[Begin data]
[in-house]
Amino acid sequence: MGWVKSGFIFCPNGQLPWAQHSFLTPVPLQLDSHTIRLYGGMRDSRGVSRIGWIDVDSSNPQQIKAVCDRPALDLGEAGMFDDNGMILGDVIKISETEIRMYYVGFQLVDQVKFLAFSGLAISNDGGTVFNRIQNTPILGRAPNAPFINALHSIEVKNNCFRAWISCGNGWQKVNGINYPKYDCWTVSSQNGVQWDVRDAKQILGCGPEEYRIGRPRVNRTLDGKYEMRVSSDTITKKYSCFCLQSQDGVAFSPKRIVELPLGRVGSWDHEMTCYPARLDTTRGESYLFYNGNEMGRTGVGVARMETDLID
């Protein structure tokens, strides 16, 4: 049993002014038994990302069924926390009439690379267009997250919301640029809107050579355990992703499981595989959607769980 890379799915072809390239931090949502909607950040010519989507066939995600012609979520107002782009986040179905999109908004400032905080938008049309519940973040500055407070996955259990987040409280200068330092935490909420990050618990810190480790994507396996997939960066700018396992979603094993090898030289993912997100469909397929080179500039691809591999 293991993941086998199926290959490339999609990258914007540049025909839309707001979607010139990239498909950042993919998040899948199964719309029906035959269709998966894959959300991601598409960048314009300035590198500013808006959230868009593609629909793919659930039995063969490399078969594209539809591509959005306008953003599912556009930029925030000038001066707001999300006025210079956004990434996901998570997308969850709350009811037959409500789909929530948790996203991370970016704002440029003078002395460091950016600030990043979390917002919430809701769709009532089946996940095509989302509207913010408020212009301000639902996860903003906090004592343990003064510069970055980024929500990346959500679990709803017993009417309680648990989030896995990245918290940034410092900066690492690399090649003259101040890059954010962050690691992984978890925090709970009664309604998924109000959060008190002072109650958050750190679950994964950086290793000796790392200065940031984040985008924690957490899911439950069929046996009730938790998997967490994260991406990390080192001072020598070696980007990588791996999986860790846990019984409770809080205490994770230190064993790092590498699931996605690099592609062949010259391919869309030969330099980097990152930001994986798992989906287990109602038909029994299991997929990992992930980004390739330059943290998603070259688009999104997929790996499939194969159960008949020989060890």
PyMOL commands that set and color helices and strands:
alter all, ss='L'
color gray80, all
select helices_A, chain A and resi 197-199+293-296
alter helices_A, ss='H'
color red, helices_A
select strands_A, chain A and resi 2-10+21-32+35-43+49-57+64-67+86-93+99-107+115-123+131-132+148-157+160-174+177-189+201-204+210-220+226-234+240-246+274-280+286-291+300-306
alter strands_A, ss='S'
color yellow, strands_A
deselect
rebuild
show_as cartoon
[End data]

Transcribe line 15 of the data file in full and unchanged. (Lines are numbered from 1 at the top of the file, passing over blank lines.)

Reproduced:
show_as cartoon